We heard a lot of negative feedback from other electric toothbrush users who hated the need to keep it charged, hated how large the charger and brush was and Hated how gross the charger became or the fact that their batteries wear out after a year (leading to a need to replace the entire brush as the batteries were locked inside!)

We wanted to change this and realized that, by already having to replace your head every 3 months, this was the perfect opportunity to also change or charge your brush! So at the same time as replacing your head, you simply drop in a new or recharged AAA battery and no longer have to worry about keeping it charged for another 3 months! This also allowed us to make a brush that is far slimmer and more travel ready than any on the market!

Perhaps the best thing about the Quip is that it doesn’t change anything. It simply has a single AAA battery that can be replaced.

Honestly, this more than anything is why I decided to give Quip a try.

How well does it actually stick to mirrors?

Surprisingly well!

The quip comes with a travel case that has an adhesive strip—it does kind of seem like magic. I am not entirely sure what the adhesive is made of, but it stuck to my mirror quite well. It seemed to handle the weight of me dropping the toothbrush into the holder without dropping.

The adhesive didn’t leave any marks on my mirror when removing it. I also didn’t have any issues sticking it back on the mirror after removing it a couple of times.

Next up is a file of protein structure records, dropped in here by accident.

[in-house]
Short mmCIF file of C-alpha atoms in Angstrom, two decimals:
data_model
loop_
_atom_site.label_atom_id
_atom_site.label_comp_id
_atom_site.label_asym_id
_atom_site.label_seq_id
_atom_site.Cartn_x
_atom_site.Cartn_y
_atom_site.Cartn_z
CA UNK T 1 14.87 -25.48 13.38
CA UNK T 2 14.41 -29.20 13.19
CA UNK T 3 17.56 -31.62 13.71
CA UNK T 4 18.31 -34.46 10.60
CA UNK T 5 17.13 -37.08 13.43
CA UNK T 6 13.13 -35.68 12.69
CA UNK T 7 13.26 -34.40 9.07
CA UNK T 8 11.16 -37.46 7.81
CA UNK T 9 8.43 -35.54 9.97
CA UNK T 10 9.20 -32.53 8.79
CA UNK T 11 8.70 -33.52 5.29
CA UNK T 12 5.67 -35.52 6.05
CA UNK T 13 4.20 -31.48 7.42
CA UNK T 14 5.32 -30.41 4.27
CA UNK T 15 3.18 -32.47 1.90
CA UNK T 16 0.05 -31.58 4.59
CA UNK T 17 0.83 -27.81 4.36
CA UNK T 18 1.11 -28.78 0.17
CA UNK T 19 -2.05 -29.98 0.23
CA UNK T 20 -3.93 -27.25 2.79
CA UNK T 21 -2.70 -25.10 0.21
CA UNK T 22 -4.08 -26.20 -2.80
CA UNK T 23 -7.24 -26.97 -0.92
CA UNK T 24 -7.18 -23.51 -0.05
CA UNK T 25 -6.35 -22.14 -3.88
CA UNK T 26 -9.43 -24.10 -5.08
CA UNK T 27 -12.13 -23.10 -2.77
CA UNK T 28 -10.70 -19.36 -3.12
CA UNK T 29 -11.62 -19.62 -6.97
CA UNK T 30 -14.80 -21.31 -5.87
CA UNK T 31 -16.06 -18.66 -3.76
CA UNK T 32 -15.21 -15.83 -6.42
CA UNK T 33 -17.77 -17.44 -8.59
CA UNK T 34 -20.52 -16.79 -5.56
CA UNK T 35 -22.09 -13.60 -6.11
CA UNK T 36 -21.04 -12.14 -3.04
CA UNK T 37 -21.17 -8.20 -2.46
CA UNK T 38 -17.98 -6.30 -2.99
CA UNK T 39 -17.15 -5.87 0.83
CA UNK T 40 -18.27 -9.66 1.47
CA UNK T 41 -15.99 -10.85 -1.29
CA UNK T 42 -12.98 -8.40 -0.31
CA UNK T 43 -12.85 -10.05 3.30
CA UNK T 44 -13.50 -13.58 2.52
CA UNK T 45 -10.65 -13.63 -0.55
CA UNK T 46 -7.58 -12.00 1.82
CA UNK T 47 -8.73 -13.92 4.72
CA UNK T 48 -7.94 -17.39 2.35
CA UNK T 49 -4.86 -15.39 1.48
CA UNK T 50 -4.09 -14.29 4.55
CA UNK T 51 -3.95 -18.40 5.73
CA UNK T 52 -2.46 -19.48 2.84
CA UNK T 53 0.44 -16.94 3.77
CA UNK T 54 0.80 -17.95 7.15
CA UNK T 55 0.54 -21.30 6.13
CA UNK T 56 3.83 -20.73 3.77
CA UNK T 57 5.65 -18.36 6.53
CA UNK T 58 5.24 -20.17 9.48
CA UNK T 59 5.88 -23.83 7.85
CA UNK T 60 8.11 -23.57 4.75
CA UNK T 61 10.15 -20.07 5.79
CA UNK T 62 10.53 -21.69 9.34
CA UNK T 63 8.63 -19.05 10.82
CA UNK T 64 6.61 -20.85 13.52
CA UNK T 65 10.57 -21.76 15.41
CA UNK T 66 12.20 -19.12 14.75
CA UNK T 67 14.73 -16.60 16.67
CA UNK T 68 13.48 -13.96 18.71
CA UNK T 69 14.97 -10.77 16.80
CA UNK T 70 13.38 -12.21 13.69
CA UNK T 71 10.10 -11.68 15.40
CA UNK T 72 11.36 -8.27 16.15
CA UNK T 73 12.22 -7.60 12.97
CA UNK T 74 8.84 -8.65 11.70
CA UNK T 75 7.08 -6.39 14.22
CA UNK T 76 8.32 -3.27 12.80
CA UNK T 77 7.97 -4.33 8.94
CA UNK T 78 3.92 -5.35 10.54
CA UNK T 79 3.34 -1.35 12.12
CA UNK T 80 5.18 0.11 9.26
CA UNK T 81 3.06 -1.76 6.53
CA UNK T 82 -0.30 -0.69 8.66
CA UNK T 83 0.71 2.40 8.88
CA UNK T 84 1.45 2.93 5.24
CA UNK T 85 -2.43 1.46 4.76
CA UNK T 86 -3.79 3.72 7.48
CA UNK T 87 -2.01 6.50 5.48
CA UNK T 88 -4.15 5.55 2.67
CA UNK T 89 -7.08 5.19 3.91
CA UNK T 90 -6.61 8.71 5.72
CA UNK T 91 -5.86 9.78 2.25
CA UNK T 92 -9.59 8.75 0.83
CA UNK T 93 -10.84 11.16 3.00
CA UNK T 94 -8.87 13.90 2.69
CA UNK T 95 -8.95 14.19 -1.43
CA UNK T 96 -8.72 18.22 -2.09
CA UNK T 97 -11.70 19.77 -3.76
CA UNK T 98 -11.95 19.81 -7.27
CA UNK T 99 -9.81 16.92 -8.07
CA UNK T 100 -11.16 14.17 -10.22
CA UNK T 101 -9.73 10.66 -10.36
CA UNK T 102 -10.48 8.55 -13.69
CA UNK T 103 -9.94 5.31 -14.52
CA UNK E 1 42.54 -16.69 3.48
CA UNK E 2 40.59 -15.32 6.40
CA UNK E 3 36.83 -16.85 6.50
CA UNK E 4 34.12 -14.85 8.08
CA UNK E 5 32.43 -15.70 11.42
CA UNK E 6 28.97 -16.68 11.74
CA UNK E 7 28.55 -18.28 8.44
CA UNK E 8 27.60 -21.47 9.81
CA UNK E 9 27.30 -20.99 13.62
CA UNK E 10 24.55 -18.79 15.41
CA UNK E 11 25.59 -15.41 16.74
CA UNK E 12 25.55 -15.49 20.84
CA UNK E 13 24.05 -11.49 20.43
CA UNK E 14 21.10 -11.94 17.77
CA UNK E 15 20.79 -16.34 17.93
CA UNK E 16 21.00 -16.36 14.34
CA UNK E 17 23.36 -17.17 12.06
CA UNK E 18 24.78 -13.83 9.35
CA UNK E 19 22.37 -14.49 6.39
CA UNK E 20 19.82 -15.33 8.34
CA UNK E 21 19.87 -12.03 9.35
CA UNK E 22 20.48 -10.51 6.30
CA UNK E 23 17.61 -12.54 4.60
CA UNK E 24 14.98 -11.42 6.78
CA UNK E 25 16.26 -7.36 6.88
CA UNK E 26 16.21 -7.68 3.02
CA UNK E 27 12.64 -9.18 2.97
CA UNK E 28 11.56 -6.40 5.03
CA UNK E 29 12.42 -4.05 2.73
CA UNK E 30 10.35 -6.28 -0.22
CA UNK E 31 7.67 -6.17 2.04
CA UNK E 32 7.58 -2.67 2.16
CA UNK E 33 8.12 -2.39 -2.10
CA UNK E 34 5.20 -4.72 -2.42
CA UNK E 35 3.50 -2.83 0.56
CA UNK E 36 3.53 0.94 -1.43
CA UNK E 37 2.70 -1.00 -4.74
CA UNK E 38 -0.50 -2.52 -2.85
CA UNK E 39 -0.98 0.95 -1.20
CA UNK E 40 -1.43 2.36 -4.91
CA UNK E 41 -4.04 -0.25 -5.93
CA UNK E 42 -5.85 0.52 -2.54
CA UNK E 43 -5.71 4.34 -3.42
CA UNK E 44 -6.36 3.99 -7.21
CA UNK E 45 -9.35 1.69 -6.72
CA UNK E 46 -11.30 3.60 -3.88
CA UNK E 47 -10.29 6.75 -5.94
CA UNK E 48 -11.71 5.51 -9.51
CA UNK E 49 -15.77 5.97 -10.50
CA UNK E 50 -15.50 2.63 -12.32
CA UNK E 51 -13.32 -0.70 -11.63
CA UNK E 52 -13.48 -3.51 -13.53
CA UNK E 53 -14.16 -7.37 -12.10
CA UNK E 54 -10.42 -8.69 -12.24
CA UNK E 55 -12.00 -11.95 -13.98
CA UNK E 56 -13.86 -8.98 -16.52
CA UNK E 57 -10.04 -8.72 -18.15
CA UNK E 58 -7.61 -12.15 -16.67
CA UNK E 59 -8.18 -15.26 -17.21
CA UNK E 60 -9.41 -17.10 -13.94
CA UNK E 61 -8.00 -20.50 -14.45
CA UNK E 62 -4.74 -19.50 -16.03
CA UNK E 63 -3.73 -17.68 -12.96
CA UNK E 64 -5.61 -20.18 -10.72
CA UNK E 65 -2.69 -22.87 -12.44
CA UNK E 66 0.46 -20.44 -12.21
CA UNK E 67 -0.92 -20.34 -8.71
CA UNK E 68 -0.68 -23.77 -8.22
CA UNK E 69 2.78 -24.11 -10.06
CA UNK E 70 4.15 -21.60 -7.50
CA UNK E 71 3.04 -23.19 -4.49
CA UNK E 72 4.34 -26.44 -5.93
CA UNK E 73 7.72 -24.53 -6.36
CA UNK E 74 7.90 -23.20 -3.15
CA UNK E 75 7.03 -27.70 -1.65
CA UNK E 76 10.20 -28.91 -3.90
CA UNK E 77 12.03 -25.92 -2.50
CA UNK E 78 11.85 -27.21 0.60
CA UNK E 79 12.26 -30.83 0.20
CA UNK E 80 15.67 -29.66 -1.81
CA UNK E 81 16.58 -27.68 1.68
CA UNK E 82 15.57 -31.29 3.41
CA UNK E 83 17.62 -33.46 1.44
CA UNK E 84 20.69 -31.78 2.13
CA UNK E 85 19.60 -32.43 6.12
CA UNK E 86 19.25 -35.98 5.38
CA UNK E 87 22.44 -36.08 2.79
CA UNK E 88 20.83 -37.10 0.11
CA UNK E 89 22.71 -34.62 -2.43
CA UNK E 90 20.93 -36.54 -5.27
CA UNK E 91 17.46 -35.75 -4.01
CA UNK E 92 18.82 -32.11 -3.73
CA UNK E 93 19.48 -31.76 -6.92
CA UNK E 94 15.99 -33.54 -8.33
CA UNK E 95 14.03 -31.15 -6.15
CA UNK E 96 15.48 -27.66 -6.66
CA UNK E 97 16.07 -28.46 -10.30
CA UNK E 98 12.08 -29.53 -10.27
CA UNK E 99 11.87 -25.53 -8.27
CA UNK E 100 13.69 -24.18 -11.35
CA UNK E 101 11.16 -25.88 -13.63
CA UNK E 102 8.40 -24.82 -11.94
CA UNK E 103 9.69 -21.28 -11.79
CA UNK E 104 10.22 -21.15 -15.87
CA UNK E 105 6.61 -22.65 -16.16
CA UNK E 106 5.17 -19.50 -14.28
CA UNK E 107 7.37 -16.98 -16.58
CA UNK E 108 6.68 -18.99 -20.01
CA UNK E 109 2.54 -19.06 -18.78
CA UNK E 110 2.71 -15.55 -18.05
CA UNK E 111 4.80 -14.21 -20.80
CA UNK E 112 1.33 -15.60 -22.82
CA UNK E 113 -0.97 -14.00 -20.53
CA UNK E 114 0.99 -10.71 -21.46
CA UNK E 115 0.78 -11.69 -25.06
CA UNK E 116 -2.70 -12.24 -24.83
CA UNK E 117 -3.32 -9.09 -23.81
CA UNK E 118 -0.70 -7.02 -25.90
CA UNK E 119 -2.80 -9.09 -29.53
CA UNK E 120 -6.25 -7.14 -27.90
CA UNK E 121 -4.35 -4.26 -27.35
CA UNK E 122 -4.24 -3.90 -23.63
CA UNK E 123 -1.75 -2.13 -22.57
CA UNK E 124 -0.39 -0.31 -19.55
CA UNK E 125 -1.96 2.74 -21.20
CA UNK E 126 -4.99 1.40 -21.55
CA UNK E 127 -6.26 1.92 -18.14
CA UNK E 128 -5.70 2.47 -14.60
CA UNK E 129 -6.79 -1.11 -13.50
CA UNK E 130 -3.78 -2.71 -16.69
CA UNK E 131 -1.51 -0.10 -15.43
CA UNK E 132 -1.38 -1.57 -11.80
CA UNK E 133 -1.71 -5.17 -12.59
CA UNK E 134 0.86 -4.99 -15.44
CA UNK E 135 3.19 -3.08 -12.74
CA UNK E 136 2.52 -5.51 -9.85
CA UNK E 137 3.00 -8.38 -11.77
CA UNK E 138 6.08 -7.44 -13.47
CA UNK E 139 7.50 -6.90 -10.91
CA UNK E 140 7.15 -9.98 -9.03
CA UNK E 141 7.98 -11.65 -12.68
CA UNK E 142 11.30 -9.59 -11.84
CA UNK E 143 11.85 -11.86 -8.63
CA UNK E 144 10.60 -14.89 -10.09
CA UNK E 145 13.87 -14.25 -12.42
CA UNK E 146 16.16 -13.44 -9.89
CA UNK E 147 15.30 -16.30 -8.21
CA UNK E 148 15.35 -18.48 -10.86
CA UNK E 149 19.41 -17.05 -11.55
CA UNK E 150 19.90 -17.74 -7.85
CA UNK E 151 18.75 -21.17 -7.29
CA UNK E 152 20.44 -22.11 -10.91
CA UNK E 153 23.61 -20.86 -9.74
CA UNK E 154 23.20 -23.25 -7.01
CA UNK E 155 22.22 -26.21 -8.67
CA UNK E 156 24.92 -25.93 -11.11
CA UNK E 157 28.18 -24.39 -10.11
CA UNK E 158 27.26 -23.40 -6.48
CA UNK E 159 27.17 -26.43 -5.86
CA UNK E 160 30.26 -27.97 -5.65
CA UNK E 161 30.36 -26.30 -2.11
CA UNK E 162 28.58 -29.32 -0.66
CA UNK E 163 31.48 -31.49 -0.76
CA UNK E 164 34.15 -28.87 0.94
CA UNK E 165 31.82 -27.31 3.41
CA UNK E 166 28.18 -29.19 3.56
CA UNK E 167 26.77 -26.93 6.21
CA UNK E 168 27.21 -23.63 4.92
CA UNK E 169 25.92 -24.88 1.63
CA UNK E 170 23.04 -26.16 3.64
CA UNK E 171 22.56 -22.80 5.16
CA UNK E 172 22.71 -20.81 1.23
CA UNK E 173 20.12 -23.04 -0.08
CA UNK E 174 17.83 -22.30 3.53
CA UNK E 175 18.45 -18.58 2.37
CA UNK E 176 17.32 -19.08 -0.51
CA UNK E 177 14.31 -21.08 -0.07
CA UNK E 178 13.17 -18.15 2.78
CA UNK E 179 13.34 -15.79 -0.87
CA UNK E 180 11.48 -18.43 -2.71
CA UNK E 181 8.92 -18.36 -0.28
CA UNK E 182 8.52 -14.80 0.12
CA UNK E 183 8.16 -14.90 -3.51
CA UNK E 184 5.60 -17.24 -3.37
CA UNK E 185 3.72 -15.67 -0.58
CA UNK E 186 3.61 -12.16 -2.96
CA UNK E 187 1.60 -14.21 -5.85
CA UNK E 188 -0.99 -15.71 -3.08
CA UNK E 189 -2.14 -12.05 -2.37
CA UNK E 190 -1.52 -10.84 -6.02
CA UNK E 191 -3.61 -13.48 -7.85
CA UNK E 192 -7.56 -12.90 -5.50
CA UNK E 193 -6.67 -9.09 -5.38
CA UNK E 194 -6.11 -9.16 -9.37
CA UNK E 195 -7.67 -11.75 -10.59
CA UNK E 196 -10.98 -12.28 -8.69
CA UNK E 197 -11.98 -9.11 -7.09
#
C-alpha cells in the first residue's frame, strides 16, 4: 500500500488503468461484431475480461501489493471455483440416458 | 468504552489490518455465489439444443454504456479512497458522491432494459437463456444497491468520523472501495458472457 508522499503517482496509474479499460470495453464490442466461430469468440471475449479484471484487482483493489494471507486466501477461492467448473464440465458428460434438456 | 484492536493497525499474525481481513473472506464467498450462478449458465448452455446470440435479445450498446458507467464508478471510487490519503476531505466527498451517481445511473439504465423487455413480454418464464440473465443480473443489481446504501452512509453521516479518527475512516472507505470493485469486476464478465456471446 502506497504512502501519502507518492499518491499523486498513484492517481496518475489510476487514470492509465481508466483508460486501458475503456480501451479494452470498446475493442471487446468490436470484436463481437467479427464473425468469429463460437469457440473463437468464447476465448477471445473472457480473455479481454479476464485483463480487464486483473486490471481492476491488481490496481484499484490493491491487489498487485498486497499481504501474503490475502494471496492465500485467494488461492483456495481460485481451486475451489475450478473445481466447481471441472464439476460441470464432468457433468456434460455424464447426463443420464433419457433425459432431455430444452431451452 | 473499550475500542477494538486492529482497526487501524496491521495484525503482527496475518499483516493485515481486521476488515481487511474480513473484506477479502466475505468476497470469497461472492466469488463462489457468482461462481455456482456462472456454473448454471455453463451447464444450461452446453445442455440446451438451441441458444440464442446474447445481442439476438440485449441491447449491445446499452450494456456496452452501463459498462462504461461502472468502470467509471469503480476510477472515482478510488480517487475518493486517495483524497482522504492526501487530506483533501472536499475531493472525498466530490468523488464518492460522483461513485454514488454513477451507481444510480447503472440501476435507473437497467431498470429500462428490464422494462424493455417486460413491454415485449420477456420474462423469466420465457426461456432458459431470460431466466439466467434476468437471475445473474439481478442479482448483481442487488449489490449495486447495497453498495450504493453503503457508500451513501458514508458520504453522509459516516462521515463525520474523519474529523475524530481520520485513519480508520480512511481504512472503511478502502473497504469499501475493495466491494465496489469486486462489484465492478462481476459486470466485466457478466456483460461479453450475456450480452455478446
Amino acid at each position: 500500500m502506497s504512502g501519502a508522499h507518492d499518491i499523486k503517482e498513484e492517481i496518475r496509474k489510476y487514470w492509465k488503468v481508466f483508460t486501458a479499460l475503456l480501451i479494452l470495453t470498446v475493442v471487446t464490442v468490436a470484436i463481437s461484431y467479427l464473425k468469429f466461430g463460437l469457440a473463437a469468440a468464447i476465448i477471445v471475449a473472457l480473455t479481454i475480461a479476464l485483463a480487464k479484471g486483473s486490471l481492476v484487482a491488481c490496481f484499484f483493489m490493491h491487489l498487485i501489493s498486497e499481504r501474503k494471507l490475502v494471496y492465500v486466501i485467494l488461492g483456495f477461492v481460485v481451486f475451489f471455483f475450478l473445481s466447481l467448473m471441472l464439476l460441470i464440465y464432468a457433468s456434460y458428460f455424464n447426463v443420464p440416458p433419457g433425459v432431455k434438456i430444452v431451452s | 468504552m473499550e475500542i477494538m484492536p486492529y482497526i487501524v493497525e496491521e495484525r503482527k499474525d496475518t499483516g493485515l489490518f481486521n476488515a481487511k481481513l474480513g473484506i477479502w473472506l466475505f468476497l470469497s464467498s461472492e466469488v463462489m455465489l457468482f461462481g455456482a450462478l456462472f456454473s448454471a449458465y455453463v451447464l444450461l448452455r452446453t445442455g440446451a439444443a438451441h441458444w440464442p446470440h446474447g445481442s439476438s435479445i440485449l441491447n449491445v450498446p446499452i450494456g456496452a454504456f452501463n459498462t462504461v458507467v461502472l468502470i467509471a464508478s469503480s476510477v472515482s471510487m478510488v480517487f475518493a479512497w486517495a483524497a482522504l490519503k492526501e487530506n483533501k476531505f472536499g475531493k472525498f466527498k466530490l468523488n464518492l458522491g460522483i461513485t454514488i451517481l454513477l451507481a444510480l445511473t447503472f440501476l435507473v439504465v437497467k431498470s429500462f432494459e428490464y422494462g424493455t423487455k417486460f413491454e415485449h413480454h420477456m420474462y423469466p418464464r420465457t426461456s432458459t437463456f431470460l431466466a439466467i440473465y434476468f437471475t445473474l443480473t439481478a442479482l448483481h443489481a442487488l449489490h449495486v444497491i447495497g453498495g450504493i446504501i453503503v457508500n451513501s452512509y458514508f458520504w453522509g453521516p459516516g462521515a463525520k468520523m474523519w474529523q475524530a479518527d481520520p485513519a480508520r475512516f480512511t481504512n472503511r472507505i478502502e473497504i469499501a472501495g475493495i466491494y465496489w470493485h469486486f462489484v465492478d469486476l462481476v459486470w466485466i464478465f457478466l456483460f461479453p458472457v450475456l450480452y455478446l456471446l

Even though this works quite well, I prefer just to keep my toothbrush in a cup.

Final thoughts

If you top priority is brush quality, I wouldn’t switch from Oral-B or Sonicare. However, if you hate your charging stand, wires and want to simplify, the Quip might be a good option.

I’d strongly encourage anyone with a manual toothbrush to give it a shot. It’s rather inexpensive and is a solid upgrade.

Long-term test notes

May 16, 2019 - First Refill

Received the first Quip refill today and still have a ton of toothpaste. I love the product, but am going to be downgrading to the brush refill only plan. I’ve got enough toothpaste to last me the rest of the year now.

Skip the Quip Toothpaste Refill
#2

Hi, I saw that The Wirecutter recommended Goby as the best subscription toothbrush.

By any chance did you compare Quip vs Goby?

(Sam Solomon) #3

Hi Mari,

I have not reviewed the Goby toothbrush and cannot comment on it’s quality. I’m sure it’s rather good if The Wirecutter is recommending it—looking at the head, I’m sure it does provide a better brush than the Quip.

When looking for an electric toothbrush I wanted to avoid the stand and charger. I don’t like stuff that adds clutter and complexity. That’s why I chose the Quip.